Tibetan Buddhism

  • The Teacher-Student Relationship Paid Member

    I recently picked up Alexander Berzin's book Wise Teacher, Wise Student: Tibetan Approaches to a Healthy Relationship. The topic is a crucial one for Buddhism and one that has been much on my mind lately. I was familiar with Berzin's writing, and I knew this was one of his themes (he wrote a Tricycle article called "Practical Advice Regarding Spiritual Teachers" some time ago) but the new book seemed very familiar. More »
  • No better reality than the one we live in Paid Member

    "There is no better reality than the one we live in – where a good heart can be realized." - Dilgo Khyentse Yangsi Rinpoche Sasha Meyerowitz, photographer, writer, and devoted student of Dzigar Kongtrul Rinpoche, sends us this, from Dilgo Khyentse Yangsi Rinpoche, who is visiting the US this month.‎ For the details of Khyentse Rinpoche's visit, check out "Celebrating the Return" website here. For an earlier post on this site, click here. Below watch a video of Ani Pema Chodron discussing the visit. More »
  • Open Your Heart and Mind Completely Paid Member

    Today’s Daily Dharma: When we open our hearts and our minds completely, we are in a place where we can experience something new, a new truth, a new reality, a miracle that we haven’t experienced in the past. We can see things differently and they present new, expanded opportunities, new horizons. Therefore an open mind is required. This is true not only in relationship to the truth but in relationship to everyday life as well. -Anam Thubten, "How a Tomato Opened my Mind" (Fall 2009) Read the complete article here. Image ©Michael S. WertzToday’s Daily Dharma: More »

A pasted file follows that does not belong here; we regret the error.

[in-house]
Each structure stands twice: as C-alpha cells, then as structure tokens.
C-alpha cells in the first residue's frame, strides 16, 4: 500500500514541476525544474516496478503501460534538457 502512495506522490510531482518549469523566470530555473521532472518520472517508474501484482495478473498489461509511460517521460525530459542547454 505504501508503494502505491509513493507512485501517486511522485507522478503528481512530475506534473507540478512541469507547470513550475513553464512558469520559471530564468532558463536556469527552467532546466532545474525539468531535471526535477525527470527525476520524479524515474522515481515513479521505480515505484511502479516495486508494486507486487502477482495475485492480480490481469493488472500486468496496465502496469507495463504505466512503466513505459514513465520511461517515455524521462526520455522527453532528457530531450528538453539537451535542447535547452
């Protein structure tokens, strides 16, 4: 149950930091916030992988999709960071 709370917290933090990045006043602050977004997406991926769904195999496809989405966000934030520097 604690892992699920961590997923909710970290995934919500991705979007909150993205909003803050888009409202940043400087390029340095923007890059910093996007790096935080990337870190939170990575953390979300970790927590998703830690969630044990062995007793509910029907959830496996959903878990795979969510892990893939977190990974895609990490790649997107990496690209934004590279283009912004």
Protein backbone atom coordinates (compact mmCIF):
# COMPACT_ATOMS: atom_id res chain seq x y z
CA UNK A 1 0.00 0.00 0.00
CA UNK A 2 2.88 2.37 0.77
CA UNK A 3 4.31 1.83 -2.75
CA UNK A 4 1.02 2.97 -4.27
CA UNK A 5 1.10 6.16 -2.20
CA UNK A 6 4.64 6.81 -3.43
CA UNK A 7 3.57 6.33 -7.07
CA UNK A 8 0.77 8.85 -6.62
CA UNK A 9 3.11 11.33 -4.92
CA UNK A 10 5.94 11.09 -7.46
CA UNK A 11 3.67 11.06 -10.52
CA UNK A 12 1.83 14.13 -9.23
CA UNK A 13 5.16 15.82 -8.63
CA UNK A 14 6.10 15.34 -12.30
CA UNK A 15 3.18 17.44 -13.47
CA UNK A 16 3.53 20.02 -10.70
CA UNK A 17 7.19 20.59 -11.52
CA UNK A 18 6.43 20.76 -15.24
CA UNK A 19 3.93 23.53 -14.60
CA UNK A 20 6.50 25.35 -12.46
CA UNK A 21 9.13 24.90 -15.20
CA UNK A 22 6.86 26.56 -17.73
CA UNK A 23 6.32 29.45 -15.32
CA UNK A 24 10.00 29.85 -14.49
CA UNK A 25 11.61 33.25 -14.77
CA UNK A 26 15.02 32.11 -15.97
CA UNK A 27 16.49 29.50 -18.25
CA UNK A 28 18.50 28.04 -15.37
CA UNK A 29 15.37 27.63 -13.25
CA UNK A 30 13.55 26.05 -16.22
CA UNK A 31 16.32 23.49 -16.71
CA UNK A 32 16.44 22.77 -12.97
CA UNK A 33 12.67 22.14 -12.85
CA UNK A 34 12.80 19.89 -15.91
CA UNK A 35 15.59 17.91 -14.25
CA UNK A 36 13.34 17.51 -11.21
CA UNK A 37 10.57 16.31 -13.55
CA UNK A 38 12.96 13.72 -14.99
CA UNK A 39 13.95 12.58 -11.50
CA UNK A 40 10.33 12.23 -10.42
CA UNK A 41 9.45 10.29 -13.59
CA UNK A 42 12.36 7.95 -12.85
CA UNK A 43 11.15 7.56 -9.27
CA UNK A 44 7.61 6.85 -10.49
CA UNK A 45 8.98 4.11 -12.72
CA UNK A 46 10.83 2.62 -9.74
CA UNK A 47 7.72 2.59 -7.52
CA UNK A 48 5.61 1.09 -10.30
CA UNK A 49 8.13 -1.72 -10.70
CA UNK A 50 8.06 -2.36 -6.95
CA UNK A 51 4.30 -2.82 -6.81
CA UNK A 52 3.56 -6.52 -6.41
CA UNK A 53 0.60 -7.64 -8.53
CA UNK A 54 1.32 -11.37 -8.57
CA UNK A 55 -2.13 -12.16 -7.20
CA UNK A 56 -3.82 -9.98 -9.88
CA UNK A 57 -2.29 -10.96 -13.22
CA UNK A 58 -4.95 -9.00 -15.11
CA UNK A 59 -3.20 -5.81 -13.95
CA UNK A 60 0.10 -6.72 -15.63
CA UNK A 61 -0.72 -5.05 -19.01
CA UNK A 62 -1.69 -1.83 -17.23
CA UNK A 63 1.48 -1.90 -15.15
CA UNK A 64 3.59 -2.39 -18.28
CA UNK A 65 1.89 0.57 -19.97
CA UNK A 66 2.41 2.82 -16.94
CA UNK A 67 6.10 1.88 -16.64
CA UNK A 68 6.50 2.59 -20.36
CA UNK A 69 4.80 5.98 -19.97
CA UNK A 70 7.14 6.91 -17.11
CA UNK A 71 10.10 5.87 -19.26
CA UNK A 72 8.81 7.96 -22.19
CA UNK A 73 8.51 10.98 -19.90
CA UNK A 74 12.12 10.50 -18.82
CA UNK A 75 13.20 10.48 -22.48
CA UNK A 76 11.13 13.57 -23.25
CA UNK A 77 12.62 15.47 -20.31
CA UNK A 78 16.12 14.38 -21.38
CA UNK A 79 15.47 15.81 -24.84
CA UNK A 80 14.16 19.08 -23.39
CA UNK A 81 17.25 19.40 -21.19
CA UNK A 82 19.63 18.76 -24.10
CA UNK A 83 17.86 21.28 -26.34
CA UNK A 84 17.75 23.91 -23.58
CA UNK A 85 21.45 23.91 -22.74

• The Dalai Lama on "The Real Enemy" Paid Member

    Today’s Daily Dharma: When your mind is trained in self-discipline, even if you are surrounded by hostile forces, your peace of mind will hardly be disturbed. On the other hand, your mental peace and calm can easily be disrupted by your own negative thoughts and emotions. So I repeat, the real enemy is within, not outside. Usually we define our enemy as a person, an external agent, whom we believe is causing harm to us or to someone we hold dear. But such an enemy is relative and impermanent. One moment, the person may act as an enemy; at yet another moment, he or she may become your best friend. This is a truth that we often experience in our own lives. But negative thoughts and emotions, the inner enemy, will always remain the enemy. The Dalai Lama, "Loving the Enemy" (Summer 2002) More »
  • China's pollution worsens, prominent Tibetan conservationist arrested Paid Member

    Four years ago, China overtook the US to become the world's biggest emitter of carbon dioxide. Now International Energy Agency (IEA) has announced that China tops the list as the biggest energy consumer in the world. What does all this mean? Lots and lots of pollution. A report in yesterday's New York Times painted a dispiriting portrait of China's environmental problems: More »
  • Buddhist Teachers on Facebook Paid Member

    A 10-second history of the internet: First, there was a Big Bang (millions of individual little websites spewing out randomly into a vast virtual cosmos) followed by a Big Crunch (everybody slamming together onto social networking sites) then evolution (various websites fighting for survival and the top spot in a brutal Darwinian mess). In recent years, Facebook, having all but slain its feebler and shallower rival MySpace, has emerged the victor in this evolutionary struggle and now boasts over over 500,000,000 active users, about one eighth of the entire planet's population. More »